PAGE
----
Click 2 Save: The Digital Ministry Bible

I called my mom yesterday and told her she needs to order this book.

Click 2 Save

Click 2 Save: The Digital Ministry  Bible
by Elizabeth Drescher & Keith Anderson (click here to view on Amazon)

Jon actually told me about this book, so the credit really needs to go to him this time around (well – and to the authors).

What I like about this book is that it is PRACTICAL.  There is some theory in the very beginning – Drescher and Anderson talk about how the book came to be and why digital ministry is so important – but it very much is a guide for how to engage these different medias (mediums? media?) in your churches.

They talk about six specific types of digital media – Facebook, Twitter, LinkedIn, Blogs, YouTube and FourSquare.  They include demographics on who is using these platforms and offer suggestions for how your church can engage them.  There are different learning and using strategies presented, depending on whether you are a “novice” “oblate” or “superior” users.

At the end of the book there are profiles of pastors, church and faith-based organizations – how they are engaging these platforms and how digital ministry has enhanced their ministries.  Real life examples?  Yes, please!

There are also an array of surveys and interactive discussion questions that would be really helpful in a group setting!

The nice part is that this is not an exclusive “how to” manual.  Obviously every church is different and what works for one may not work for another – and the authors acknowledged this.  The key it to think about digital ministry within the context of your own ministry.

This book kind of blew me away.  I am obviously already engaging a lot of this media, but it just opened doors, windows and entryways into new ways of using them.  It also made me think about a few things …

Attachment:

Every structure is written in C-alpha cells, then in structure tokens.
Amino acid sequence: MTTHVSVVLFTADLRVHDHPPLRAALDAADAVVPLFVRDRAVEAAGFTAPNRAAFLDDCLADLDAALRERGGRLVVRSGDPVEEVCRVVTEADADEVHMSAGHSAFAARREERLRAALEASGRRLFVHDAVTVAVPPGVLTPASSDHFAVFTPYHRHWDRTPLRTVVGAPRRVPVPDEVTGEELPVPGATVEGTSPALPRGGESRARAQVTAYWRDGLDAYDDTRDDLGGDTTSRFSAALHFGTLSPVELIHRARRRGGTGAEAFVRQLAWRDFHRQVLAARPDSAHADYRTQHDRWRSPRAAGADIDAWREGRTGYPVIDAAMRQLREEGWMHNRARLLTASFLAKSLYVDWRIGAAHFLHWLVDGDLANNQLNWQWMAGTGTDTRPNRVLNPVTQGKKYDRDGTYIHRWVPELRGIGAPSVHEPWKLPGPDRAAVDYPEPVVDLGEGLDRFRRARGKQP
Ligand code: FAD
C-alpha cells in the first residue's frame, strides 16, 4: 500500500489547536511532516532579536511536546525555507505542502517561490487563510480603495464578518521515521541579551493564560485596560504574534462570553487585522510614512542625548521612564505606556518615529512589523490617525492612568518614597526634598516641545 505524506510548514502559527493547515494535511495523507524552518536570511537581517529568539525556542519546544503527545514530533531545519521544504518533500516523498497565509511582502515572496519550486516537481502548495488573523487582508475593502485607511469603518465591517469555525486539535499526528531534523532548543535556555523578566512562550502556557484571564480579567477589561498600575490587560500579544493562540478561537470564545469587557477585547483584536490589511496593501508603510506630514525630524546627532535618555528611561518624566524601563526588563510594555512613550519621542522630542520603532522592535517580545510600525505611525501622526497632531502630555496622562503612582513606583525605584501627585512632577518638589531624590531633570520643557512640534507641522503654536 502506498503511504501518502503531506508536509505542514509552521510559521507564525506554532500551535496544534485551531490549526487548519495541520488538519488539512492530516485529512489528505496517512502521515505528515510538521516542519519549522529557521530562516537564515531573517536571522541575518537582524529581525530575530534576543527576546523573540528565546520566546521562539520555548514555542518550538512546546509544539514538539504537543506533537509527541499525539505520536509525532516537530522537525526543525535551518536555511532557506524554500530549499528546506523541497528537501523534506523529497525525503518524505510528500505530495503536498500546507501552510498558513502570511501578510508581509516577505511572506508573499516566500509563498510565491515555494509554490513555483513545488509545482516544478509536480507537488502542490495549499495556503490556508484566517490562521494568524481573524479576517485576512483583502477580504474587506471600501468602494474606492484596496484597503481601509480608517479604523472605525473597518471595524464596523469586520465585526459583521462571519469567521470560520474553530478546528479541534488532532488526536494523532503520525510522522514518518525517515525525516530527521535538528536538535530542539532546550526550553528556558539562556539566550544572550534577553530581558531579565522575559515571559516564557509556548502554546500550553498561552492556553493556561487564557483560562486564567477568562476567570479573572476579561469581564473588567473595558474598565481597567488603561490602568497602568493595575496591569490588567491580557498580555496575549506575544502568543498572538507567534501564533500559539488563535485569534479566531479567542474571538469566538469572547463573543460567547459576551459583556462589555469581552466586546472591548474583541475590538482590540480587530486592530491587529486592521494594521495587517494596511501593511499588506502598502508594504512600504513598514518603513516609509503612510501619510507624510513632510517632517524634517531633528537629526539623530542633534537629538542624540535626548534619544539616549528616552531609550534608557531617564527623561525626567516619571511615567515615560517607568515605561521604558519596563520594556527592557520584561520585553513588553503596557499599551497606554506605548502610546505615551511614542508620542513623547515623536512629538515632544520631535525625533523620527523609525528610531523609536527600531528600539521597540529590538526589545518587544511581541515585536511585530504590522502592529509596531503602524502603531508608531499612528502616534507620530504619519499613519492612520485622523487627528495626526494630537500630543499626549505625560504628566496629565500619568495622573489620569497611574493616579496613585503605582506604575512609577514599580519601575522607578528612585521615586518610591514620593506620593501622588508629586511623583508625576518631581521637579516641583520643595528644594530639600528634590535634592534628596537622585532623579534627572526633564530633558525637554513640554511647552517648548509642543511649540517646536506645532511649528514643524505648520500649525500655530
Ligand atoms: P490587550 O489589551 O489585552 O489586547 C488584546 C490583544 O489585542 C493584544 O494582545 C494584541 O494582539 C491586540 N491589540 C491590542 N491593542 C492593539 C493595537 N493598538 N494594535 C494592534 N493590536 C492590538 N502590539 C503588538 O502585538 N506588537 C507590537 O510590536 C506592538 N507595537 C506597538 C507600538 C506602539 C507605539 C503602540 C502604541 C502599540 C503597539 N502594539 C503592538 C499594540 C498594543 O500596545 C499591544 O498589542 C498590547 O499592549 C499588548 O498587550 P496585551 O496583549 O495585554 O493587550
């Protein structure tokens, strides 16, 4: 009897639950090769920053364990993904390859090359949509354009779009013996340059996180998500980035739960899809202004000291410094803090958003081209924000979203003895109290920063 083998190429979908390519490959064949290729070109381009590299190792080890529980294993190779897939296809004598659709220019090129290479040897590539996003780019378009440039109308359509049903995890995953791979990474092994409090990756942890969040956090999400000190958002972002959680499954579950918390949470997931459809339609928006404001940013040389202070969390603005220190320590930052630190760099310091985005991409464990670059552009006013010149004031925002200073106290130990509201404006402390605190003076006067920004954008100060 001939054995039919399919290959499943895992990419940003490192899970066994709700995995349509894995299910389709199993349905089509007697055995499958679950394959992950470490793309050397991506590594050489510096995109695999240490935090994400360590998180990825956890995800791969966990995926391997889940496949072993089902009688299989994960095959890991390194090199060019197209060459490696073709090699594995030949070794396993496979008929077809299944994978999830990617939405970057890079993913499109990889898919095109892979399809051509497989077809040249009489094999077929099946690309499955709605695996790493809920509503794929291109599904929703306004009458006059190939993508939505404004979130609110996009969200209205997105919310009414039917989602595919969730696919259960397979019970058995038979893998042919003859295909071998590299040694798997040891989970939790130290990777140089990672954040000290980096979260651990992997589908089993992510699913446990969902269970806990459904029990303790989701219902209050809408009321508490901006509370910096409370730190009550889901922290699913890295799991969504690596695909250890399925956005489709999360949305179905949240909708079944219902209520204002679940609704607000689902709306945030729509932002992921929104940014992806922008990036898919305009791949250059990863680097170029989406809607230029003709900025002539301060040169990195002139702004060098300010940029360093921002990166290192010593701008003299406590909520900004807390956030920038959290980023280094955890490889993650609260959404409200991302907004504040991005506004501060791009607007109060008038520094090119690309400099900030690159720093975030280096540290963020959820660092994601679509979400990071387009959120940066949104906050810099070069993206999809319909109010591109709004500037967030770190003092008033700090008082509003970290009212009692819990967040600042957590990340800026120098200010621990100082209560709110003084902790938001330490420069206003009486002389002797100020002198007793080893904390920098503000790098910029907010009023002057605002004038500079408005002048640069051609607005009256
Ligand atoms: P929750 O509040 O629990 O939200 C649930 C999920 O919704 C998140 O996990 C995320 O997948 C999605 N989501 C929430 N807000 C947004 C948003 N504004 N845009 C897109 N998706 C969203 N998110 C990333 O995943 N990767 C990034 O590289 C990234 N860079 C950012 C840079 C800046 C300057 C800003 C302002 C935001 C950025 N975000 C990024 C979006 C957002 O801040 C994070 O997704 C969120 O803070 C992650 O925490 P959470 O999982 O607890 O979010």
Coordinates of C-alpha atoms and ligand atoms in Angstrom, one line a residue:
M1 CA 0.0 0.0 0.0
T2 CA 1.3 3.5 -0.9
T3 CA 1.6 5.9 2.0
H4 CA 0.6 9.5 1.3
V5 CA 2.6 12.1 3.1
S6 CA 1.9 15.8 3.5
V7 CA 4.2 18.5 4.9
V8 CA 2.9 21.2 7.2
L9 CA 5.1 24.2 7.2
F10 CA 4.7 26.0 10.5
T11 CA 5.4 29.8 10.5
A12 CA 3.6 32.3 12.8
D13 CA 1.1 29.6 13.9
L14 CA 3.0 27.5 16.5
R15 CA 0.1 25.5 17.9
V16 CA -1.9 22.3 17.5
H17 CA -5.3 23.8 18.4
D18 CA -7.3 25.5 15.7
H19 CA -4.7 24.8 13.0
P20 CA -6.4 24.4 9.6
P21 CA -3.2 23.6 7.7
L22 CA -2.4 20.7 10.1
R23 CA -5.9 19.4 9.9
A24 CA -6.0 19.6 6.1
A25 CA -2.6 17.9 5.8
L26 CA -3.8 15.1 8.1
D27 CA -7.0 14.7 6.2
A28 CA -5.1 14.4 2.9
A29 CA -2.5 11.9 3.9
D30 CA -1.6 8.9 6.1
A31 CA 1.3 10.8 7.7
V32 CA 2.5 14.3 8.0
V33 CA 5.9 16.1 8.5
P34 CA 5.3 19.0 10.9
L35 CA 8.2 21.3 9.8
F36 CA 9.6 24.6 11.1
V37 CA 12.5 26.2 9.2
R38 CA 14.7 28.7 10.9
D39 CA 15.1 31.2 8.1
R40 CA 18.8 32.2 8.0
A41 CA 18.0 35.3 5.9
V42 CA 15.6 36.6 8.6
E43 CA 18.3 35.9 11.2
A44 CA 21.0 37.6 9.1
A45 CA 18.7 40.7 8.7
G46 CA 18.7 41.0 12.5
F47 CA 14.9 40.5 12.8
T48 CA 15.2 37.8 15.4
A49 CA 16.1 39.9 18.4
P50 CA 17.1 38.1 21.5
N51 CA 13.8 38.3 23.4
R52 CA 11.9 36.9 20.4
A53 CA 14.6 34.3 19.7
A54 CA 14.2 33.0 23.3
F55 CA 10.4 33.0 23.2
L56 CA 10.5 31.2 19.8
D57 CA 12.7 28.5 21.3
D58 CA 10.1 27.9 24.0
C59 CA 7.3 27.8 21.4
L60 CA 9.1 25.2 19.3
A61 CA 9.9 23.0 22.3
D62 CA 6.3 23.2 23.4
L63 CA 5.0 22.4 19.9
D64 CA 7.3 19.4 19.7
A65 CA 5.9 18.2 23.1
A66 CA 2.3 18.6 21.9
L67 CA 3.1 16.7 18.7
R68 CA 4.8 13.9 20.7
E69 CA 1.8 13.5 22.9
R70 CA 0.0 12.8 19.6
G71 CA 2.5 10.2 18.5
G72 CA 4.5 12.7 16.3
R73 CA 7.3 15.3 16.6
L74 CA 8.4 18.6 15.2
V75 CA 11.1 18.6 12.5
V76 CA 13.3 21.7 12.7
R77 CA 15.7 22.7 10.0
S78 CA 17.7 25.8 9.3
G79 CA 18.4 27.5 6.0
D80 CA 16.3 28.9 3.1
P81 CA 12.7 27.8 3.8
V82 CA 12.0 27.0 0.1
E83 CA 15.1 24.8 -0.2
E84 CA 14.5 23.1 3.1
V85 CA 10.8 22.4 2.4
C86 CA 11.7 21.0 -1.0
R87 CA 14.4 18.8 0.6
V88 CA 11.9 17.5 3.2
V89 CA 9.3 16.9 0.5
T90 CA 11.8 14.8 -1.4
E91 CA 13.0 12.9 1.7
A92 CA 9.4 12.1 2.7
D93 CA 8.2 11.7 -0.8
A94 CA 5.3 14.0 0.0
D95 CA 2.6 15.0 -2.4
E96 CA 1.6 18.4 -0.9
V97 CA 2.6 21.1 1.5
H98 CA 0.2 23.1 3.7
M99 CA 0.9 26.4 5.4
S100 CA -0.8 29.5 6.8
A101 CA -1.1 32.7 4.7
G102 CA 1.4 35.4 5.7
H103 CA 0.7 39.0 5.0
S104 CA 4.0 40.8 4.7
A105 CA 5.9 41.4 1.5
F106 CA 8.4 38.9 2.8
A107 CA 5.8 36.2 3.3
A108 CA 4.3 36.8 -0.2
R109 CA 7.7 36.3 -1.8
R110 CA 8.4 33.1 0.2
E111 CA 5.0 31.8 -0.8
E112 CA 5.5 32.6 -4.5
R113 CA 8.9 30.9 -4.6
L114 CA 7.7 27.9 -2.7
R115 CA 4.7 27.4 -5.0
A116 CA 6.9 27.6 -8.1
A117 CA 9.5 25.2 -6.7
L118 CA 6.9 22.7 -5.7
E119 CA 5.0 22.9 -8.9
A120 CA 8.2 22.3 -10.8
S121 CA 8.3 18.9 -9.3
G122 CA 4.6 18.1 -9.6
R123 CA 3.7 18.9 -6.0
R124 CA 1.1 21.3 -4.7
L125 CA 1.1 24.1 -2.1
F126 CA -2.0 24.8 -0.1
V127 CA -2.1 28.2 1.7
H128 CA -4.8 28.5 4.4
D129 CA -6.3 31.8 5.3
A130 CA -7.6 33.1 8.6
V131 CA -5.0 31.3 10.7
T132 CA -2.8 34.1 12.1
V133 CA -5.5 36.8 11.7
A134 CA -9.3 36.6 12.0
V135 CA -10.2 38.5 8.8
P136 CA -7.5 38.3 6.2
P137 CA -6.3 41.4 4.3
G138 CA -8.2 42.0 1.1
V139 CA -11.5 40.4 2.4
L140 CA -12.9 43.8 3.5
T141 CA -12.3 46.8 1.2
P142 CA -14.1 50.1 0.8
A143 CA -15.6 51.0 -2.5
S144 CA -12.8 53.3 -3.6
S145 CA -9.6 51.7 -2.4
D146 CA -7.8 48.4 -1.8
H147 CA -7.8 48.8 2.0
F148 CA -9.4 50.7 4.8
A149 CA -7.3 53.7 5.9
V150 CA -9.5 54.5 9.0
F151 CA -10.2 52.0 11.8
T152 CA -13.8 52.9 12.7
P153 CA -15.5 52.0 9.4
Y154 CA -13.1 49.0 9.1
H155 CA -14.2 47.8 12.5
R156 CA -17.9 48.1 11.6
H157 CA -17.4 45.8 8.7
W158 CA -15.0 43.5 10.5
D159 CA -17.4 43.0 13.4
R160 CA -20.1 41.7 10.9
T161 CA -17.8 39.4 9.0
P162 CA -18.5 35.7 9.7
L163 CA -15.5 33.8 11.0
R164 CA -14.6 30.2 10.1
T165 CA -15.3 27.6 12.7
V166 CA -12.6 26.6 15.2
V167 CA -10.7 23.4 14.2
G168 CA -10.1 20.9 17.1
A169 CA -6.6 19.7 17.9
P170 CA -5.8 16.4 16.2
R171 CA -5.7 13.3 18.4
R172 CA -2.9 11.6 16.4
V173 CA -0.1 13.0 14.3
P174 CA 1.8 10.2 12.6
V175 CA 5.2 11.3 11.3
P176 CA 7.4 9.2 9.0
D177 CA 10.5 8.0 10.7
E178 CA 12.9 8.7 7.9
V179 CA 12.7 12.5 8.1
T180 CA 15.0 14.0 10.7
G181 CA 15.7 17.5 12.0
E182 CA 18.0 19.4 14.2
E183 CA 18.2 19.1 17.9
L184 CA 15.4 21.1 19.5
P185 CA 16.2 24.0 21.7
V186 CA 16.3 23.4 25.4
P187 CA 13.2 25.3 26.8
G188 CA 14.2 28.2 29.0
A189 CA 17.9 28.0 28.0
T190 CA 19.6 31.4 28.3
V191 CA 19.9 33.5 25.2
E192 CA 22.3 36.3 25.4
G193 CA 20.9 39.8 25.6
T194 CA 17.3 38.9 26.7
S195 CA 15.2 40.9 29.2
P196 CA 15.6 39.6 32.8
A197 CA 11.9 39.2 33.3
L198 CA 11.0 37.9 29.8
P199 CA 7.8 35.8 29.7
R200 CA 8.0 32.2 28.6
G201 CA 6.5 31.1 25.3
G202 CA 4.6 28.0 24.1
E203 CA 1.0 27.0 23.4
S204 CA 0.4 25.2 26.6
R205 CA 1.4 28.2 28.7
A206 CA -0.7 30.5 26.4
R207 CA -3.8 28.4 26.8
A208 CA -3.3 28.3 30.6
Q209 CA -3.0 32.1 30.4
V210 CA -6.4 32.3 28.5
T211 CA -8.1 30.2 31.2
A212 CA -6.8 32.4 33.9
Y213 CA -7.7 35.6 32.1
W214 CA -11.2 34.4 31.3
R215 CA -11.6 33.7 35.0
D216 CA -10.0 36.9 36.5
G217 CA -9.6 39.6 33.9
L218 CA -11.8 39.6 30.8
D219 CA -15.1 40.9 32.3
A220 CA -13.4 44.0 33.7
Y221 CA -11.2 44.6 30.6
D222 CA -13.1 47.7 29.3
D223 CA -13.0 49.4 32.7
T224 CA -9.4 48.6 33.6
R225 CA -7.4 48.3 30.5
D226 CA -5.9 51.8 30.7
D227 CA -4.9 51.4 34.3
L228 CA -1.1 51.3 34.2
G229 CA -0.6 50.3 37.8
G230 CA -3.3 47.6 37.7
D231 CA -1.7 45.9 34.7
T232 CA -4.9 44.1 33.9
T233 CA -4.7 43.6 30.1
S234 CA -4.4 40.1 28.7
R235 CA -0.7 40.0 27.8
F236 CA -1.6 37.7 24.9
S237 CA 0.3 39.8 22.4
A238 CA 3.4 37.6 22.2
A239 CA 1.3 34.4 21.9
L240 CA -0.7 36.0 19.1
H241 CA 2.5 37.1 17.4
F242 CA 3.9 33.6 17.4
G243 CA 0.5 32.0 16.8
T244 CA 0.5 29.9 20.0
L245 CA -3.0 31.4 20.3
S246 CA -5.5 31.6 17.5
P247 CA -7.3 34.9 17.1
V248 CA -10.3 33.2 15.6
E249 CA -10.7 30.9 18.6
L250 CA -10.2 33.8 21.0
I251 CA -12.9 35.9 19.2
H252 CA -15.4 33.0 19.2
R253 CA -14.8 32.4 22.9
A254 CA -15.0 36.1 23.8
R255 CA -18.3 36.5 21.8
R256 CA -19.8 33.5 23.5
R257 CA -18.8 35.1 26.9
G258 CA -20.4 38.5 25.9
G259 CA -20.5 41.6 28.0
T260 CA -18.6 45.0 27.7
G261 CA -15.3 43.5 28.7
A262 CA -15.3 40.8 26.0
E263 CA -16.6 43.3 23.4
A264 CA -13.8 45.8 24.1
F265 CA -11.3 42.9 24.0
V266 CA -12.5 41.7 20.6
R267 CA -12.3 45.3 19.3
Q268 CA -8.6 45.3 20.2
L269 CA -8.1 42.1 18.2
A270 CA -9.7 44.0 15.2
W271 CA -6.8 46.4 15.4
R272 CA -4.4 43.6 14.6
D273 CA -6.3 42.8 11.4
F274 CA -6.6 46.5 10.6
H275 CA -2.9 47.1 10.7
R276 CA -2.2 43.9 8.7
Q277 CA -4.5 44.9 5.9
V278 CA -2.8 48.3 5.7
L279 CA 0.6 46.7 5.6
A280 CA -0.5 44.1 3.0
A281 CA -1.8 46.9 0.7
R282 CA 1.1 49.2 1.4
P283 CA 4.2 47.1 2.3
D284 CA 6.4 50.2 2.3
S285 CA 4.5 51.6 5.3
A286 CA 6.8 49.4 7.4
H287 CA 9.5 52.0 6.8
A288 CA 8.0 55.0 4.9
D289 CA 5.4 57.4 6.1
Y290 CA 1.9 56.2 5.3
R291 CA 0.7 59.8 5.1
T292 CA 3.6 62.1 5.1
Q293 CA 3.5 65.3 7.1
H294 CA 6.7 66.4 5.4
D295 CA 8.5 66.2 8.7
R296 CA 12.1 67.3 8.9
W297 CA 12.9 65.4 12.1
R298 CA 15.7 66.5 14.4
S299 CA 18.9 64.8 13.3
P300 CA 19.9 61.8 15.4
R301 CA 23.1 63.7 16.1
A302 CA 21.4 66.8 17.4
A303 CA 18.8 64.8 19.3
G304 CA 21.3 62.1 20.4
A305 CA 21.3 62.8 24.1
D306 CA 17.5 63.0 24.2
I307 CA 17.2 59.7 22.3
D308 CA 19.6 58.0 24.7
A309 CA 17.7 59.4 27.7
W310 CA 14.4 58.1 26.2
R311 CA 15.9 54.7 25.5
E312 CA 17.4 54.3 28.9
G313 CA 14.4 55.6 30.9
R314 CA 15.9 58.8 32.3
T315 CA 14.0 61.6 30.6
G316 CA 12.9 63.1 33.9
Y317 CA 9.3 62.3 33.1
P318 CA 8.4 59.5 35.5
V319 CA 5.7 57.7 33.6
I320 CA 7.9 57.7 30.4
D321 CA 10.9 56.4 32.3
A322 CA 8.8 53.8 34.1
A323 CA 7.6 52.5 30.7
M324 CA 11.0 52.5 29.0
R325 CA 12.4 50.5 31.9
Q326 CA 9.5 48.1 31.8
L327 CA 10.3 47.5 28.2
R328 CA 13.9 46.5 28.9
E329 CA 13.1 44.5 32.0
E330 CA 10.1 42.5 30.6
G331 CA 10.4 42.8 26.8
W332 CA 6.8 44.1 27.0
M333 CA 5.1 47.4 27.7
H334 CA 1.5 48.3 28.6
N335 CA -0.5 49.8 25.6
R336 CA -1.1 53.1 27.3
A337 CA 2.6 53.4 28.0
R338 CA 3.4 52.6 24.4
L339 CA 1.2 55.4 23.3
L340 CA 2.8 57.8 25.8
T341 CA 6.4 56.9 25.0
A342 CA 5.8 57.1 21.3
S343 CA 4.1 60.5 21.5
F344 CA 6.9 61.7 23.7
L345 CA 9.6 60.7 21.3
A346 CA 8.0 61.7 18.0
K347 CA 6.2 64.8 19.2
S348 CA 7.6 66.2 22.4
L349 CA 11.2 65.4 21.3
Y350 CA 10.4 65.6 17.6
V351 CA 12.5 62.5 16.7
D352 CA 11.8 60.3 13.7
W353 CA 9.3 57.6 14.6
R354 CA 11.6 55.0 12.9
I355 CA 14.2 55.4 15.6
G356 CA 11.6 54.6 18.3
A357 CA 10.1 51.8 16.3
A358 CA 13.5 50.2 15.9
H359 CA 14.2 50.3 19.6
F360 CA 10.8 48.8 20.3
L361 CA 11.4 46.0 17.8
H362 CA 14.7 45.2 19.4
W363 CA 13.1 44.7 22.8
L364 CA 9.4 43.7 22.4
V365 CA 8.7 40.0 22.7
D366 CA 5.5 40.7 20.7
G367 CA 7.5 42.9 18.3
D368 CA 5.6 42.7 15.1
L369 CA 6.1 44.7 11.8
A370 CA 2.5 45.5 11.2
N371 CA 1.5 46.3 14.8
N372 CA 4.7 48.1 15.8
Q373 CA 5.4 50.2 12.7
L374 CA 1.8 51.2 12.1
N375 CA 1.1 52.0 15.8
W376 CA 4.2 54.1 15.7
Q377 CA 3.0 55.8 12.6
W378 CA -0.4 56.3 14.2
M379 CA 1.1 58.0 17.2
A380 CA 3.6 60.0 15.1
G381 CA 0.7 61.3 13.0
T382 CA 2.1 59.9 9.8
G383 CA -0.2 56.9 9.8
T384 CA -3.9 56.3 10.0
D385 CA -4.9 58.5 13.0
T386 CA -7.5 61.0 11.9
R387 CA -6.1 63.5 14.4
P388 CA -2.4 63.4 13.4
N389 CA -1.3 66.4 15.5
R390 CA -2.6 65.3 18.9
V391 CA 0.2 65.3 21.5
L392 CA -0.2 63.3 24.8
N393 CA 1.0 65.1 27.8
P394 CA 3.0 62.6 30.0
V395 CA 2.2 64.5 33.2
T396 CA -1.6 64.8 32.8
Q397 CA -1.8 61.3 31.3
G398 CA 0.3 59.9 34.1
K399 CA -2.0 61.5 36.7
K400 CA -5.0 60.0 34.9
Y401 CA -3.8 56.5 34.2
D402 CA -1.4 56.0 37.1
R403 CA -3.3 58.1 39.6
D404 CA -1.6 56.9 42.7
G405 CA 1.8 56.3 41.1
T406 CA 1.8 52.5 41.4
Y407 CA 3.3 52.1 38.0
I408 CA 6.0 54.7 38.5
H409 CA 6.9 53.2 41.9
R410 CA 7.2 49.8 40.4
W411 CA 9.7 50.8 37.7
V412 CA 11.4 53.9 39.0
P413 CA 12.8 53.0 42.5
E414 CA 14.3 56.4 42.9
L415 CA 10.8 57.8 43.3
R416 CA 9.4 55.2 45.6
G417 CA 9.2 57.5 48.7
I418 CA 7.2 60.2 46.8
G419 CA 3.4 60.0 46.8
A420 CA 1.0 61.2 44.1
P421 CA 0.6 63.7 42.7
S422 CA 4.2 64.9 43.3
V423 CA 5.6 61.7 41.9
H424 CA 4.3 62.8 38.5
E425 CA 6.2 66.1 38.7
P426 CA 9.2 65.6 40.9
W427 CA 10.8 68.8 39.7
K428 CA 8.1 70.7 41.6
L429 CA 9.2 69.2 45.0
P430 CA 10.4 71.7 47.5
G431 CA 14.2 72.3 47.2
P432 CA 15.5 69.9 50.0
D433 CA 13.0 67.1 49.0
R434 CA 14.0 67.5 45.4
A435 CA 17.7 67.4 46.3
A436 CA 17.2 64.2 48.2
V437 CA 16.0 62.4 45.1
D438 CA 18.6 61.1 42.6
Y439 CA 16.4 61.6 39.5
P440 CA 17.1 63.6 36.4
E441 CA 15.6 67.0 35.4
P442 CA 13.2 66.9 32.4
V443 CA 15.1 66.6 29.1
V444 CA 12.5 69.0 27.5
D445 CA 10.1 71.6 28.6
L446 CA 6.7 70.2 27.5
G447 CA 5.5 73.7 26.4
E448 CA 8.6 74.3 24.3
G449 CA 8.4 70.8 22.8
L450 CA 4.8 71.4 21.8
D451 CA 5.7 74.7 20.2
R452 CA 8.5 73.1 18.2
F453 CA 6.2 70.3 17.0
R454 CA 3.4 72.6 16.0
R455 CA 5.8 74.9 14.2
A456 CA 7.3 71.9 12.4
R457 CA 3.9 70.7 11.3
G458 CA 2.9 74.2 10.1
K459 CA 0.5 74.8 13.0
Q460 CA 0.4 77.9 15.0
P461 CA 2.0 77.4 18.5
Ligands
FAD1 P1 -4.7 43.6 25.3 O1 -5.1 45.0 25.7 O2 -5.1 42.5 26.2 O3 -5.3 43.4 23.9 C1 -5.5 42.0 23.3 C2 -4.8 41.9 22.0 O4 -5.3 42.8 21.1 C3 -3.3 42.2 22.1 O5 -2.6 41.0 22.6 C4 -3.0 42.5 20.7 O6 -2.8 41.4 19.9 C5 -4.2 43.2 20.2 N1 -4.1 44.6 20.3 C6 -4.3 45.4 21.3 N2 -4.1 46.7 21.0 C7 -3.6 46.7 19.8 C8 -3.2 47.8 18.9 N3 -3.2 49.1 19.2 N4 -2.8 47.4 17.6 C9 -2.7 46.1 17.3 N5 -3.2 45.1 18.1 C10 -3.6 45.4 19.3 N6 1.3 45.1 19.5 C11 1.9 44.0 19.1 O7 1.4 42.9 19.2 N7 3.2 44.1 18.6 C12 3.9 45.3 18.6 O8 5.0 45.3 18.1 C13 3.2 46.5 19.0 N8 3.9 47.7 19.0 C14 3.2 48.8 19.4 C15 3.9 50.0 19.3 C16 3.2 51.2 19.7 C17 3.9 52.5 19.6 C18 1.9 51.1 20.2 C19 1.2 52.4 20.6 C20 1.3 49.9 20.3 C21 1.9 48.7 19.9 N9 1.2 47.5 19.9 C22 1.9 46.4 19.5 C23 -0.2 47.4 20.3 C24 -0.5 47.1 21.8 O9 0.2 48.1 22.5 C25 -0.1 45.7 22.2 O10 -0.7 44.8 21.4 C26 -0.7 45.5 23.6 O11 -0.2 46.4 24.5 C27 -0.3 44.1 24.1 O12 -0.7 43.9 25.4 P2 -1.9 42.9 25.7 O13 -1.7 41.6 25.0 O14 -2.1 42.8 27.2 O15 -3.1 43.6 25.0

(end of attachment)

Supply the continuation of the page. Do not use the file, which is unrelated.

• … how I am utilizing my social media time (okay, okay, how I am wasting my social media time – I need to be more efficient!).
  • … how I want to separate my own personal media from the church’s media – this is easy on Facebook, but should I create a separate church Twitter account?  Instagram account?  Obviously I am not the pastor of the Sarah Congregational Church, but I live my ministry and that clearly shines through in my personal social media accounts.
  • … updating our church website – if I am using social media platforms correctly, I should be able to cut back on some of the content of our website (which will hopefully make the really important information more visible!).

Listen to this …

Digital ministry is relational and networked, and these relational networks reach far beyond the local church

Now, as it happens, we think this is true of all ministry. We take our cute on this from Jesus’ instructions to his most immediate disciples, who were called not to establish churches per se, but to journey throughout the nations … to share God’s healing love among God’s people … and to proclaim God’s kingdom … not as some futuristic fantasy, but as real and present in the love and compassion of one human being in relation to another. “They departed and went throughout the villages, bringing the good news and curing diseases everywhere,” Luke’s gospel tells us (Luke 9:6). Christianity, it turns out, is a road trip, not a building. It is, that is, relational and networked. And, certainly, is mobile.

(‘…’ indicate scriptural references included)

Page. 176

Virtual “Amens” all around!

I hope y’all in enjoy this book as much as I did!  The authors are amazing – I reached out to both on Twitter and they engaged my conversation, followed me and encouraged me to follow up if I had questions.  So helpful!

Let me know what you think of it!

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